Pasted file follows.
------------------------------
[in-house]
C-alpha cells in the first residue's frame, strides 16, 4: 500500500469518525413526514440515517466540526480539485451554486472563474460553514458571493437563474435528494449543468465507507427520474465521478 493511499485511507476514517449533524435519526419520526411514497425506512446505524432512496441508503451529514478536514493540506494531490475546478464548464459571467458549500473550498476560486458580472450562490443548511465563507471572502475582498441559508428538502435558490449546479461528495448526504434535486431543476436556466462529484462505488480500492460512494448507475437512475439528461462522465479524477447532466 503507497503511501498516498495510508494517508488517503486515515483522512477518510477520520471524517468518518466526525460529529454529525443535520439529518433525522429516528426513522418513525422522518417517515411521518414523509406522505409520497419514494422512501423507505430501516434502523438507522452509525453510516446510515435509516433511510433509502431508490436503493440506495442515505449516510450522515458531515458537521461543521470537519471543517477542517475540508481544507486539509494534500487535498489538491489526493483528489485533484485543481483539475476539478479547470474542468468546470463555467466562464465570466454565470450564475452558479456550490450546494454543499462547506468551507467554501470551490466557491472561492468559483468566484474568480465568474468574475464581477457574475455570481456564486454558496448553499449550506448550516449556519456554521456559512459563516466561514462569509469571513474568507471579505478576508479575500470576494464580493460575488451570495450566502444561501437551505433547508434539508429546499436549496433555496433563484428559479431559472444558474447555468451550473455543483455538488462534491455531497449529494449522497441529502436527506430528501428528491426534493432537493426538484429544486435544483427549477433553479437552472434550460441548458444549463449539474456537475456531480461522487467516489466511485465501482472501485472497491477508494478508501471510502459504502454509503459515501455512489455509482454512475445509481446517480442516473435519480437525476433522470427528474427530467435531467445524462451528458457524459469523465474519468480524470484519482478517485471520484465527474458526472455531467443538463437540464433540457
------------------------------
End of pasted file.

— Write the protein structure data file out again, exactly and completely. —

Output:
[in-house]
C-alpha cells in the first residue's frame, strides 16, 4: 500500500469518525413526514440515517466540526480539485451554486472563474460553514458571493437563474435528494449543468465507507427520474465521478 493511499485511507476514517449533524435519526419520526411514497425506512446505524432512496441508503451529514478536514493540506494531490475546478464548464459571467458549500473550498476560486458580472450562490443548511465563507471572502475582498441559508428538502435558490449546479461528495448526504434535486431543476436556466462529484462505488480500492460512494448507475437512475439528461462522465479524477447532466 503507497503511501498516498495510508494517508488517503486515515483522512477518510477520520471524517468518518466526525460529529454529525443535520439529518433525522429516528426513522418513525422522518417517515411521518414523509406522505409520497419514494422512501423507505430501516434502523438507522452509525453510516446510515435509516433511510433509502431508490436503493440506495442515505449516510450522515458531515458537521461543521470537519471543517477542517475540508481544507486539509494534500487535498489538491489526493483528489485533484485543481483539475476539478479547470474542468468546470463555467466562464465570466454565470450564475452558479456550490450546494454543499462547506468551507467554501470551490466557491472561492468559483468566484474568480465568474468574475464581477457574475455570481456564486454558496448553499449550506448550516449556519456554521456559512459563516466561514462569509469571513474568507471579505478576508479575500470576494464580493460575488451570495450566502444561501437551505433547508434539508429546499436549496433555496433563484428559479431559472444558474447555468451550473455543483455538488462534491455531497449529494449522497441529502436527506430528501428528491426534493432537493426538484429544486435544483427549477433553479437552472434550460441548458444549463449539474456537475456531480461522487467516489466511485465501482472501485472497491477508494478508501471510502459504502454509503459515501455512489455509482454512475445509481446517480442516473435519480437525476433522470427528474427530467435531467445524462451528458457524459469523465474519468480524470484519482478517485471520484465527474458526472455531467443538463437540464433540457